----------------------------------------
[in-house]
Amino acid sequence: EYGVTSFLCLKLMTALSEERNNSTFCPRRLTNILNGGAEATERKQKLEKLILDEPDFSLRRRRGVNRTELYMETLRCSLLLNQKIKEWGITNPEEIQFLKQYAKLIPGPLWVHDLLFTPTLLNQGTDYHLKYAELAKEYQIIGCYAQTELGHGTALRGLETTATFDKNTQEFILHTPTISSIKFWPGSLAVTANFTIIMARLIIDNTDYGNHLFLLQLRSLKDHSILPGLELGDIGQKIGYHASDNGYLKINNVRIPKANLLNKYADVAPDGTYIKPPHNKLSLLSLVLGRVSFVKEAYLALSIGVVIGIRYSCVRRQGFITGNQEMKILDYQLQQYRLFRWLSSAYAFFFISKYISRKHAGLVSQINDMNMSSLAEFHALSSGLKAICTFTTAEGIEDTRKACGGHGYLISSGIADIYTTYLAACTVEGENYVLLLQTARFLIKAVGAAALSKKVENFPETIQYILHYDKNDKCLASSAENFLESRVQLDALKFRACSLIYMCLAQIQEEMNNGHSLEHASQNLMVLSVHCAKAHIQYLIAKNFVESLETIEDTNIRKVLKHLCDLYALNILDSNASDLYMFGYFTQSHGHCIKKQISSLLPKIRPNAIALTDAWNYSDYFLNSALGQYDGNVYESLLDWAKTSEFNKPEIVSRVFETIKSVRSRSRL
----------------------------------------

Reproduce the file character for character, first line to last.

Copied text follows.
[in-house]
Amino acid sequence: EYGVTSFLCLKLMTALSEERNNSTFCPRRLTNILNGGAEATERKQKLEKLILDEPDFSLRRRRGVNRTELYMETLRCSLLLNQKIKEWGITNPEEIQFLKQYAKLIPGPLWVHDLLFTPTLLNQGTDYHLKYAELAKEYQIIGCYAQTELGHGTALRGLETTATFDKNTQEFILHTPTISSIKFWPGSLAVTANFTIIMARLIIDNTDYGNHLFLLQLRSLKDHSILPGLELGDIGQKIGYHASDNGYLKINNVRIPKANLLNKYADVAPDGTYIKPPHNKLSLLSLVLGRVSFVKEAYLALSIGVVIGIRYSCVRRQGFITGNQEMKILDYQLQQYRLFRWLSSAYAFFFISKYISRKHAGLVSQINDMNMSSLAEFHALSSGLKAICTFTTAEGIEDTRKACGGHGYLISSGIADIYTTYLAACTVEGENYVLLLQTARFLIKAVGAAALSKKVENFPETIQYILHYDKNDKCLASSAENFLESRVQLDALKFRACSLIYMCLAQIQEEMNNGHSLEHASQNLMVLSVHCAKAHIQYLIAKNFVESLETIEDTNIRKVLKHLCDLYALNILDSNASDLYMFGYFTQSHGHCIKKQISSLLPKIRPNAIALTDAWNYSDYFLNSALGQYDGNVYESLLDWAKTSEFNKPEIVSRVFETIKSVRSRSRL